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Oh, but it is true, child. For most women, the waiting comes from their earliest years. Waiting to be asked to choose, waiting to be heard, waiting to be loved, to be appreciated.
The Muse of the Month is a monthly writing contest organised by Women’s Web, bringing you original fiction inspired by women.
Ujwala Shenoy Karmarkar is one of the winners of the October 2020 Muse of the Month.
The plane taxies and comes to a halt. Typical of a small town airport, the airport building is just a few metres away. Quickly alighting and picking up her overnight bag, Kala ducks into a washroom to change out of her jeans and sleeveless top into a salwar kameez.
Some things just never change, she thinks with a sigh, as less than an hour later, she is standing outside her childhood home. The mansion that houses four generations of her extended family.
As twilight gathers around her, she gazes at the silhouette of a structure that looks like it has sprung from the earth around it. Solid, rooted in tradition, timeless. Welcoming, yet menacing. Beckoning you to an embrace that will engulf and swallow you in its entirety and demand the surrender of your identity.
She sways slightly, feeling lightheaded….recalling that she has not eaten anything all day. The phone call had come in the morning just as she was starting her ward rounds and the sheer despair that followed has kept her from eating anything. The rest of her day had been spent in arranging for and giving over her patients to her locum and packing her bag (which had entailed a frantic search for ‘respectable’ Indian outfits) before rushing to the airport for the sole flight of the day that would take her home.
Taking a deep breath, she opens the gate. Minutes later, she is in the huge drawing room, touching the feet of every senior member of the family. She is embraced by her mother and aunts. Her father and uncles give her a brief aloof nod. Yet another thing that was unchanged….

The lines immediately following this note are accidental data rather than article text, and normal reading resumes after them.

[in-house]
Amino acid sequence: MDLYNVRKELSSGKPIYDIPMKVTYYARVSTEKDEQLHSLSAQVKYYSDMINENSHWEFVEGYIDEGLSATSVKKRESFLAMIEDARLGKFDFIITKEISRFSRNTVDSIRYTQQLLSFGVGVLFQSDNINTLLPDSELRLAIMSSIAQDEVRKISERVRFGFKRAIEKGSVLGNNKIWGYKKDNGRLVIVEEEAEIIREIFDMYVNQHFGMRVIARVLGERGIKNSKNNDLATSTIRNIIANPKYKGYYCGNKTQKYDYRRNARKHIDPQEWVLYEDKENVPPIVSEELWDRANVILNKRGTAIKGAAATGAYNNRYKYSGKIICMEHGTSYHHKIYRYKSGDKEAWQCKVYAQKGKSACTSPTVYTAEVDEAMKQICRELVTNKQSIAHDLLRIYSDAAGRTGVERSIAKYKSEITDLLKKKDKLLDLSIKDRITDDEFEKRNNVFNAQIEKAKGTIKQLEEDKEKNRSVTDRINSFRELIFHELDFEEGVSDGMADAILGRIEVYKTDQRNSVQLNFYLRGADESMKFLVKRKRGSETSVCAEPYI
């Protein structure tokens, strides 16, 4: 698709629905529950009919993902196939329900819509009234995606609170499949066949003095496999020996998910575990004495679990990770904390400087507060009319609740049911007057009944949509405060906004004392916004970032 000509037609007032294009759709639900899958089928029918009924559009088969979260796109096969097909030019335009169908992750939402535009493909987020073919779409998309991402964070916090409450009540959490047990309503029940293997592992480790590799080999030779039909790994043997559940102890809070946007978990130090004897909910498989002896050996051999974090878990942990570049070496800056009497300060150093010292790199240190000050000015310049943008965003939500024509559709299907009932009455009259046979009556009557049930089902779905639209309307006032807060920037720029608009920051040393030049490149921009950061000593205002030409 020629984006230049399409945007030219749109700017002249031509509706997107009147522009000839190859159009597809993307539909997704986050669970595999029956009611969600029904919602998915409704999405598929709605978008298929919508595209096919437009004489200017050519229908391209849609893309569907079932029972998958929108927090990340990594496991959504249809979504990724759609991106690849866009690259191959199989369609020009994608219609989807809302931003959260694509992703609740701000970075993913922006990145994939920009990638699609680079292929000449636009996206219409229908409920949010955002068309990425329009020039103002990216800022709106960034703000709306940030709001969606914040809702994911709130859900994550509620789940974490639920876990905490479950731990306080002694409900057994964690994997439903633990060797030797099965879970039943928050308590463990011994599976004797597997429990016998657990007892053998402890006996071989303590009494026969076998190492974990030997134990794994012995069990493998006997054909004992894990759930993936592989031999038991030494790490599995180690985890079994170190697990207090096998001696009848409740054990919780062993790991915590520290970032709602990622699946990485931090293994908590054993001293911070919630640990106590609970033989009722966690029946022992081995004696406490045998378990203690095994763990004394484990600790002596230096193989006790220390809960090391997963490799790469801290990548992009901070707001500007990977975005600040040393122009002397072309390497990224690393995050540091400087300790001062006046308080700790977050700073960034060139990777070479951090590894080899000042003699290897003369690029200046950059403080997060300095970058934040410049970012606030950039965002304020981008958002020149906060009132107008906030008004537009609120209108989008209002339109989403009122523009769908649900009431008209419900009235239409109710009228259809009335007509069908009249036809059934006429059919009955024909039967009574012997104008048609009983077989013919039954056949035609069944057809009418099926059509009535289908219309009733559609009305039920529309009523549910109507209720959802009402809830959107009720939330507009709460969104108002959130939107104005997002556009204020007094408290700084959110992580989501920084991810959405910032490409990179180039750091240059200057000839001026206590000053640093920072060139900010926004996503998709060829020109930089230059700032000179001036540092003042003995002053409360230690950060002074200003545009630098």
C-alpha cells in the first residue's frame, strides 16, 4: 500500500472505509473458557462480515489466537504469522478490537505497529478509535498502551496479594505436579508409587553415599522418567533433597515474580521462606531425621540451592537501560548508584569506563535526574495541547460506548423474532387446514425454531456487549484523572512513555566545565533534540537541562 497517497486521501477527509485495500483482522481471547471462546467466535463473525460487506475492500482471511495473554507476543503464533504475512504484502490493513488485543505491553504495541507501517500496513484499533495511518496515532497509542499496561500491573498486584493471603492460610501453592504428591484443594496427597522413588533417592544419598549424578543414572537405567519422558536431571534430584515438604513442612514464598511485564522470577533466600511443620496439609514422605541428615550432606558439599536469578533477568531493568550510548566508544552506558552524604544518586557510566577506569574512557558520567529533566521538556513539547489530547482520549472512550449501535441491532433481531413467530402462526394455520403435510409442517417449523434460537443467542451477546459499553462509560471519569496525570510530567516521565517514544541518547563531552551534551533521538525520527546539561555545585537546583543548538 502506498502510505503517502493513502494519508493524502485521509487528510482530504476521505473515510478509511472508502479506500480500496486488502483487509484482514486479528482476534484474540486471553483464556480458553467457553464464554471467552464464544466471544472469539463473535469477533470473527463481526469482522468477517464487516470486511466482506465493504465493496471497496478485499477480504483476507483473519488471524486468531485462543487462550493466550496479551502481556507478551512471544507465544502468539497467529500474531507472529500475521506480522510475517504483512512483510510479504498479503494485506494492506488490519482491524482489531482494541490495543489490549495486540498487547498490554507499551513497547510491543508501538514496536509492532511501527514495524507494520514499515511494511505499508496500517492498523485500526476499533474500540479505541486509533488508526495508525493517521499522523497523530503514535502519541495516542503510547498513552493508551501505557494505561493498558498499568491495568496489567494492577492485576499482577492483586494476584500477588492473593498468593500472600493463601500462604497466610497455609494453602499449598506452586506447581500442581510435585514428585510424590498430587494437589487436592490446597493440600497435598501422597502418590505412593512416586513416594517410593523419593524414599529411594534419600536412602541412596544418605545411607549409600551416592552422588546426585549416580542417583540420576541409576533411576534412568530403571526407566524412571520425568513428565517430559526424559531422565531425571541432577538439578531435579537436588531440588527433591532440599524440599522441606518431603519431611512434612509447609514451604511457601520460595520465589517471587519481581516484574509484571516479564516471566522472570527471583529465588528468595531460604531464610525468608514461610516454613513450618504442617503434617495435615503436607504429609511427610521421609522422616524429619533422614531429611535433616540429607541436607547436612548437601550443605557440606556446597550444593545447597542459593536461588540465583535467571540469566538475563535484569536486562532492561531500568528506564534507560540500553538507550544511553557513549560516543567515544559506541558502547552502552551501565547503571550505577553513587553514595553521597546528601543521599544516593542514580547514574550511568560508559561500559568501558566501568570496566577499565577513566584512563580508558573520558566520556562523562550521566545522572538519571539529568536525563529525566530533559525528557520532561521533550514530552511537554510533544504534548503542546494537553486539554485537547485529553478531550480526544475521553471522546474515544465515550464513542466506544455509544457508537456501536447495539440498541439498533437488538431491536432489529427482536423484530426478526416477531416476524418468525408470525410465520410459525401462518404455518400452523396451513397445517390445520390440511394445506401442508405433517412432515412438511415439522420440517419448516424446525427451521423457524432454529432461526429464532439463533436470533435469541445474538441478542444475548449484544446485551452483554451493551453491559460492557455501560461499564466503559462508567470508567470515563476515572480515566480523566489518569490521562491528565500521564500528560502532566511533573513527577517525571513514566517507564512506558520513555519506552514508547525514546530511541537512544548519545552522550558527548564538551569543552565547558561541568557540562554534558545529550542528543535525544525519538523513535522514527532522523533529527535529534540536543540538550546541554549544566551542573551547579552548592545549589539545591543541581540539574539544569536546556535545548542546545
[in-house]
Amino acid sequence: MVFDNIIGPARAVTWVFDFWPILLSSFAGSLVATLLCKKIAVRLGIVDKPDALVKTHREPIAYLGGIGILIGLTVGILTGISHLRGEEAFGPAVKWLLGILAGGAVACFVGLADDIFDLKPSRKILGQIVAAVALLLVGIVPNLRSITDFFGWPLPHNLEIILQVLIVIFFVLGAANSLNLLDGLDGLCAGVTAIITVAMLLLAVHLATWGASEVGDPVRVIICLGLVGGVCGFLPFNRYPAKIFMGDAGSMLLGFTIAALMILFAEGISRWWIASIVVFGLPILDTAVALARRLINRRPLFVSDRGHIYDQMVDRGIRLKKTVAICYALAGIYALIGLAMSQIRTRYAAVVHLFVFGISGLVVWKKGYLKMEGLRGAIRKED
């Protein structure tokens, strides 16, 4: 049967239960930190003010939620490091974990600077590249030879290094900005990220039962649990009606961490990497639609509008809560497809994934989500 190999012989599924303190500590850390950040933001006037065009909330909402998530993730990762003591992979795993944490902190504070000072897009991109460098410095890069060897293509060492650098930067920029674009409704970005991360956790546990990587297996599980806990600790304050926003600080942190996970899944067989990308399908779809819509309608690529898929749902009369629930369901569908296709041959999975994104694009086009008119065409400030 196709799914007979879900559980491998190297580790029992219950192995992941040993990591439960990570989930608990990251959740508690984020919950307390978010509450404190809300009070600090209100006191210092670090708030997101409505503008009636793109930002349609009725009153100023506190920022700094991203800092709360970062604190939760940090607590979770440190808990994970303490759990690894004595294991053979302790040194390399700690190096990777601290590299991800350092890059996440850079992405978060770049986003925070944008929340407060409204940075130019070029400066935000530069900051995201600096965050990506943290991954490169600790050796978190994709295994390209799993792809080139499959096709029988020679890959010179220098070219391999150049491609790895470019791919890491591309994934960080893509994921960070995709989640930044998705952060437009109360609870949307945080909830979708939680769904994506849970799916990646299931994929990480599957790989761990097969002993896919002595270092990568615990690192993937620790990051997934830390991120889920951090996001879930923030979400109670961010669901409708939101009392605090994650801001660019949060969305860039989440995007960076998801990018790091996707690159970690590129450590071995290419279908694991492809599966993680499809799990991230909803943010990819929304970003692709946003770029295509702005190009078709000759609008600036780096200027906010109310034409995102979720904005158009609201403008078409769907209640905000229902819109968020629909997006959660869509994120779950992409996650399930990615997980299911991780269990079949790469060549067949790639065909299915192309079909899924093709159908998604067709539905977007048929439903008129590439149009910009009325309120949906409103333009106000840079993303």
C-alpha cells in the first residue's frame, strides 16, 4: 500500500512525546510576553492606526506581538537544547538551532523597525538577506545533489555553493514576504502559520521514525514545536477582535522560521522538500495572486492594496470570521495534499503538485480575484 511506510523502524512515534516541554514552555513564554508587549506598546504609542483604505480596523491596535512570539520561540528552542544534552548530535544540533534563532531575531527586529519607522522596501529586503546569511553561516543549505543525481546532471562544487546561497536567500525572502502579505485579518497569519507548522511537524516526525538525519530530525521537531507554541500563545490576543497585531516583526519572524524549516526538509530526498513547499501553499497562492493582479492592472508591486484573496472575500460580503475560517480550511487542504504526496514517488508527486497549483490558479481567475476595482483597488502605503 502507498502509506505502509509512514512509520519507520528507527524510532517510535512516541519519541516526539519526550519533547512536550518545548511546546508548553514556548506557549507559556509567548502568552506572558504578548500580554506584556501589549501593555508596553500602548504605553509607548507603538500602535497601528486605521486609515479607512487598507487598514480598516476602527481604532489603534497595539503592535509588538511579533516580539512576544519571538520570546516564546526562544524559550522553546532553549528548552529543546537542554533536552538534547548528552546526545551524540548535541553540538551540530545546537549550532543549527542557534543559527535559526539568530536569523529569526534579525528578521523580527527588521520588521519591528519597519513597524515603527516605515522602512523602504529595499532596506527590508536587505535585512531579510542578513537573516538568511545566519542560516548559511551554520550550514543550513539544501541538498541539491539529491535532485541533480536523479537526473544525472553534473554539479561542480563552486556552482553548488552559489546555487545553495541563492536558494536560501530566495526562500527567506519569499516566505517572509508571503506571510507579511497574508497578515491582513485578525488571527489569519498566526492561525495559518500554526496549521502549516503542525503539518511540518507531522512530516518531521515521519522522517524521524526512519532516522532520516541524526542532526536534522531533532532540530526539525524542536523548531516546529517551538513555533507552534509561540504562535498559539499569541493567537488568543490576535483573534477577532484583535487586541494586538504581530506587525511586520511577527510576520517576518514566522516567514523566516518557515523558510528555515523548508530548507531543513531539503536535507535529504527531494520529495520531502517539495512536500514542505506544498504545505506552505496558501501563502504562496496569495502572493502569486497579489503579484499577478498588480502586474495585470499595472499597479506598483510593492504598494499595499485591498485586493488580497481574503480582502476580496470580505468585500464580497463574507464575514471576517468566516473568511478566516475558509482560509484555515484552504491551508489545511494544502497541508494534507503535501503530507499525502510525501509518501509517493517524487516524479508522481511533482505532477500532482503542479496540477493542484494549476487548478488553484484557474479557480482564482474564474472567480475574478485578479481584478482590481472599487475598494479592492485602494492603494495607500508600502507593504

“Arre wa! Amchi doctor aali!” (Our doctor cousin has come home!) is the chorus from the youngsters. A muted chorus, no doubt, given the reason for her visit. She looks towards Aji’s room hopefully. Usually Aji would be the first to limp out, ignoring her painful knee, just to hold Kala’s hands in her own and gaze into her eyes for a misty moment before relinquishing her to the rest of the family. Today, however, the door is closed.
Kala turns towards the door. But her mother stops her.
“Wait ! You look ready to topple over. Eat something…” she says with the intuition that a mother always has about her child. So saying, she pulls Kala into the kitchen, seats her at the table. She puts a plate of besan laadoos and a glass of warm milk in front of her.
While Kala eats, her mother looks at her, drinking in the sight of this girl-child that she has brought into the world. A girl who has done things and achieved more than she as a mother had hoped for. Recalling the day of Kala’s birth, she suddenly shudders. Kala looks up, a question n her eyes.
“Your Aji has been waiting for you,” she says to Kala. “Now that you are here, she will be at peace.”
Kala holds her tongue, her gaze accusatory.
“She made us promise, Kala, so we waited till your exams were over. Your Aji insisted that we give you a day to recover, and tell you in the morning after you had a good night’s rest.”
Trust Aji to think about others even when she was dying.
“I want to see the reports. Maybe we can do something.” Kala declares in a choked voice.
“Yes. Do that. But I warn you that she refuses to get any treatment. She’s just…. waiting to go.” Kala’s mother says.
As Kala enters the room, Aji looks at her with love and pride. She is thinner, frail, her skin papery. One of her sons (Kala’s uncle) and two great-grandchildren are in the room. Kala rushes to her and holds her tight. The aroma that is so specially Aji, redolent of sandalwood, talcum powder, spices and love. But now overlaid with the clinical odours reminiscent of a hospital.
Aji sits up slightly. Then she says to the others, “I need to talk to Kala. Alone.”
Soon only Kala and Aji are left, confidantes, co-conspirators, the age-defying-other-half of each other, just as it had always been, until Kala left for the big city to fulfil her dreams. It was admittedly at Aji’s insistence and encouragement, but still it was Kala who had left. And now, Aji was leaving…. leaving forever.
Kala swallows her tears, schooling her features with effort.
“Kala, my special one….majhi laadki (my favourite)!” Aji says.
Although Kala has always known this, she is a little alarmed and concerned at the far-away, almost musing tone of this declaration. It is as if Aji is in some mode where she needs to speak the truth and nothing but the truth.